On October 1, 2015, ICD-10 will become mandatory in the United States. But we aren’t the first to make the transition—not by a long shot. In 1998, Australia adopted ICD-10, and in 2001, Canada did as well. So although the US appears to be a little behind the times, it might be for the best. After all, there are plenty of things we can learn from those that went before. Just ask Carl Natale of ICD-10 Watch. He wrote a few articles on the topic, and here, we’ll summarize his main points:
According to Natale—who cited source Debbie Abbott, the ICD-10 Implementation Officer for Queensland Health—Australians love ICD-10. However, although Australia runs on a similar healthcare system (citizens can choose to buy their own insurance or participate in government run programs), there are several distinct differences. The first is that Australians started out only using ICD-10 for inpatient coding, and the second is that their hospitals operate on a single diagnosis-related group (DRG), which is conducive to ICD-10. Despite these differences, there are still several key learnings we can take away from our friends Down Under. After all, their coders were back to their previous productivity rates within three month of implementation. Here’s why:
- Assessment began early—consultants helped identify the processes clinicians were using with ICD-9 to determine “who needed to know what” and when.
- Training began early—18 months before implementation.
- Testing began early—early enough to identify the areas where more education was necessary and where workflows needed alteration.
Are you seeing a pattern here? I am: start early. Assess, train, and test—early. The more we can understand upfront, the better prepared we’ll be to make the transition. But that doesn’t mean we can iron out all the kinks ahead of time. And according to the Australians, “it’s expensive,” which is all the more reason to consider a few more tips from another country that went before.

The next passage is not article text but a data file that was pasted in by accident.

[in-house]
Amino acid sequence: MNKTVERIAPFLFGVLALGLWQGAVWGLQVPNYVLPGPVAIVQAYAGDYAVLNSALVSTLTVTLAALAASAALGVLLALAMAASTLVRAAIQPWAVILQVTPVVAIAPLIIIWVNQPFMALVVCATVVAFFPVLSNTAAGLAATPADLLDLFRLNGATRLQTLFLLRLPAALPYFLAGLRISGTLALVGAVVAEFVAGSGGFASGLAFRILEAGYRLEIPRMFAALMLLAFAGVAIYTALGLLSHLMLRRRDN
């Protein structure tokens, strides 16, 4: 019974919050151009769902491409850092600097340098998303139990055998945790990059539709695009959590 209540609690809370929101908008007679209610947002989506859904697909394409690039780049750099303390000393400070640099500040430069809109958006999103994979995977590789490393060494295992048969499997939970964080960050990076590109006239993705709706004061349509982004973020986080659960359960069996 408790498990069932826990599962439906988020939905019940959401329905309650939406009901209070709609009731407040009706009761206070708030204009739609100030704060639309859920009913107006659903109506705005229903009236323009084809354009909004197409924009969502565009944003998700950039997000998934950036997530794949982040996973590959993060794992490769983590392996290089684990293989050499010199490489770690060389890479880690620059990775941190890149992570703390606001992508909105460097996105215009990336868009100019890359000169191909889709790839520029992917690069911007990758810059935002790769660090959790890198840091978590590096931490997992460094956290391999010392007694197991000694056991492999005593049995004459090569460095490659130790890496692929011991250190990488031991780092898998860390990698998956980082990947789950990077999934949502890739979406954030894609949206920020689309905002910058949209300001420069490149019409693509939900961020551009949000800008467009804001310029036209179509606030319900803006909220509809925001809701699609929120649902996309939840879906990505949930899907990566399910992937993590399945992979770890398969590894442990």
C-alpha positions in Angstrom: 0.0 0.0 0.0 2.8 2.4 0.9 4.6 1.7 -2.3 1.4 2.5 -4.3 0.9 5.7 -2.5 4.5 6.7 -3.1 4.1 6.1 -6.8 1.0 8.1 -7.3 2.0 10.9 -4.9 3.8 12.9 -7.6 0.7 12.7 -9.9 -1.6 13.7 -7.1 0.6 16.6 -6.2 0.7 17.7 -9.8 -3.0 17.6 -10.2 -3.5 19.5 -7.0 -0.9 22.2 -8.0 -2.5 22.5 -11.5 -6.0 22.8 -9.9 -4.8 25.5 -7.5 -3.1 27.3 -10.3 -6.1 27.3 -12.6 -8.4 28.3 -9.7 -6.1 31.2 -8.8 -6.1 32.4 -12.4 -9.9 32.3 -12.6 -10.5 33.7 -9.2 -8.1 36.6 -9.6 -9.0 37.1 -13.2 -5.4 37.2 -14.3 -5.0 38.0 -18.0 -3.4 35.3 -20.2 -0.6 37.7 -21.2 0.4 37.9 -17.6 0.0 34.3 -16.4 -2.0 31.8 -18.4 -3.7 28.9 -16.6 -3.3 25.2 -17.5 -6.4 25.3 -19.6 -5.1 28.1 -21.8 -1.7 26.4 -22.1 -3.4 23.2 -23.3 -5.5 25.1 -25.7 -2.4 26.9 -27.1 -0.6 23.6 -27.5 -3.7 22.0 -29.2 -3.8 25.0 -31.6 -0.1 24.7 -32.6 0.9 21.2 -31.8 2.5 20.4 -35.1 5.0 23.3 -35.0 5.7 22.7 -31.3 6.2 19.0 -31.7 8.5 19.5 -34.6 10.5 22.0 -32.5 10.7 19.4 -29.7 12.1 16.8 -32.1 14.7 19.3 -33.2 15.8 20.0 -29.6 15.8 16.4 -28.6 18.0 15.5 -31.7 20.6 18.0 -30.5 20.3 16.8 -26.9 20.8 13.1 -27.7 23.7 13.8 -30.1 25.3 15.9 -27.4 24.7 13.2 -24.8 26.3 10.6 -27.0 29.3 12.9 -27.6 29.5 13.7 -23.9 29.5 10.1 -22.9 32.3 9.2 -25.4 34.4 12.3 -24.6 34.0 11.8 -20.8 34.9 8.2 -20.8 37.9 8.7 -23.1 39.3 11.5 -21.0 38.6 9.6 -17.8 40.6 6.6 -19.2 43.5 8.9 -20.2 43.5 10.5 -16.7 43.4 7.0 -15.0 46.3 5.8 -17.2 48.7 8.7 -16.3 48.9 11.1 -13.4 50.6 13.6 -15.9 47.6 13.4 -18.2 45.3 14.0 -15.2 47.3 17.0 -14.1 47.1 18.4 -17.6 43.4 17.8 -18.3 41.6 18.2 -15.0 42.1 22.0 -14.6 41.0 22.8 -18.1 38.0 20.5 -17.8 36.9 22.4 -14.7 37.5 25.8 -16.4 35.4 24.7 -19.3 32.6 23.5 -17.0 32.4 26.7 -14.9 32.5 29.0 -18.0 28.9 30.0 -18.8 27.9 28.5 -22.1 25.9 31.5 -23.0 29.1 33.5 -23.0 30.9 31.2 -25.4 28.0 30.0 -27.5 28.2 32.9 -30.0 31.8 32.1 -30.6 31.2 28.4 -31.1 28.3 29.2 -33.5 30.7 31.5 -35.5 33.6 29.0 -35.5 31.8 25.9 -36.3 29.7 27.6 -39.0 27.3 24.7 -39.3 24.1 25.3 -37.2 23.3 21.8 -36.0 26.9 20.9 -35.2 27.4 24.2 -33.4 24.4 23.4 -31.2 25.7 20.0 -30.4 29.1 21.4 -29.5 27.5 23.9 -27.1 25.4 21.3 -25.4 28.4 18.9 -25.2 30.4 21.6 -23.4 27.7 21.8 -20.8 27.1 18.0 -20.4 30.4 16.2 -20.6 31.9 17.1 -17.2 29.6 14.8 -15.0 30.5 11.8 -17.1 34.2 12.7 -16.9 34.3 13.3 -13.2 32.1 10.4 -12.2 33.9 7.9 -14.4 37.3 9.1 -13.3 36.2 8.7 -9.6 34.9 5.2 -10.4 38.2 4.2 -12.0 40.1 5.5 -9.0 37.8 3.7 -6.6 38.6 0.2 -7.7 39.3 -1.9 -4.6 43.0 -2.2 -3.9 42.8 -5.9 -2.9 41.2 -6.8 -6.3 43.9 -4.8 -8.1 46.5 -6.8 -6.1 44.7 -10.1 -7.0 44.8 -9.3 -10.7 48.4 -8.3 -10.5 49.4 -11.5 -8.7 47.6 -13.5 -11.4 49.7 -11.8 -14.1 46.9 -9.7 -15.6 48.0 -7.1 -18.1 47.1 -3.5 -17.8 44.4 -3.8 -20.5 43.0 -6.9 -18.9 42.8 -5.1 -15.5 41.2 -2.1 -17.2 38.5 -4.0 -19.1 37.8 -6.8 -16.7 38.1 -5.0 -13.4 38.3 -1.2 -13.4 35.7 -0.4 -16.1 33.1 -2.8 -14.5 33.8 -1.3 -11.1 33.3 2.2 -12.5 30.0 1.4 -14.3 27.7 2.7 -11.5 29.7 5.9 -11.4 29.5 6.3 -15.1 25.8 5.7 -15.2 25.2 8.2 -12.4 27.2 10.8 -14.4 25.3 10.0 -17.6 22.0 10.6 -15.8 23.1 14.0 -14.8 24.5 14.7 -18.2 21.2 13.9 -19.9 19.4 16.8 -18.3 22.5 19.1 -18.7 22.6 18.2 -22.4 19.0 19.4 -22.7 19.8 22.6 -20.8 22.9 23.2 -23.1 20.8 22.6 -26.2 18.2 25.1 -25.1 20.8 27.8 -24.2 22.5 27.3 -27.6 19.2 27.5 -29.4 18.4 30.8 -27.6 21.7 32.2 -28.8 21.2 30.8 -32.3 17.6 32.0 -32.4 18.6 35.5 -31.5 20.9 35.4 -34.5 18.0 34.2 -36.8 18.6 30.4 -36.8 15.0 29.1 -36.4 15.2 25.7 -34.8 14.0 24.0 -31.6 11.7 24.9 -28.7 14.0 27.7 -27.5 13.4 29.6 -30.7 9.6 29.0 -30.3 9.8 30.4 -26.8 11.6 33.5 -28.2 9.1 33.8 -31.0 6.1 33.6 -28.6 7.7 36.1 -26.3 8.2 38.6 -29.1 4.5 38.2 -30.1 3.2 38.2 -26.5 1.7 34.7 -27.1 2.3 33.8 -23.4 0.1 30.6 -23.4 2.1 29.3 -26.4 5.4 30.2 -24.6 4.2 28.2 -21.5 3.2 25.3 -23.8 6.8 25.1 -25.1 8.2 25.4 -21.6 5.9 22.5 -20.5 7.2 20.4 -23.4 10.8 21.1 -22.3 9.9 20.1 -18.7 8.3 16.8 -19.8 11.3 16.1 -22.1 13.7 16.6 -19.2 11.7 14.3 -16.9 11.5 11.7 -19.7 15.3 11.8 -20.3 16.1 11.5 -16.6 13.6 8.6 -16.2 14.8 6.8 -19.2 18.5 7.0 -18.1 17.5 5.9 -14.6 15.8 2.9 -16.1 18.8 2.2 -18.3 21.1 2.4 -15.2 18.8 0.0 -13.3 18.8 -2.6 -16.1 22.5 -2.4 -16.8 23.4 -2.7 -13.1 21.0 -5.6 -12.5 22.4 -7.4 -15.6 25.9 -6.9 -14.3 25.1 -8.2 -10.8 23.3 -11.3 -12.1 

Whereas the Australians had an easy transition, the Canadians did not. But they did do a great job of learning from their mistakes and passing along that wisdom. Natale referenced Gillian Price, Project Director Canada at QuadraMed, in an article where he cited several lessons the US can—and should—learn from our neighbors to the North. Here are four:
- Take control of your own learning: CMS has some great resources, but don’t leave it up to them to hand-feed you the information you need. Do your research. Teach yourself and share your knowledge.
- Get everyone involved: It’s not just your coders who should understand the differences; everyone in your office should know the ins and outs of ICD-10 and how the transition is going to impact your entire practice.
- Plan for the unexpected: Save. Save. Save. Make sure that you have enough funds available—experts recommend at least six months’ worth—to keep your clinic afloat in the face of potential loss of revenue.
- Collaborate: According to Natale, “Price is very proud of Canada’s very collaborative culture. She says it was a key part of learning from mistakes and making ICD-10 transitions smoother.” So let’s work together—and make the best of it.
There you have it: a handful of helpful takeaways from Australia and Canada that we can use to make the US transition that much easier. Want more details? Here are Natale’s full articles about Australia and Canada.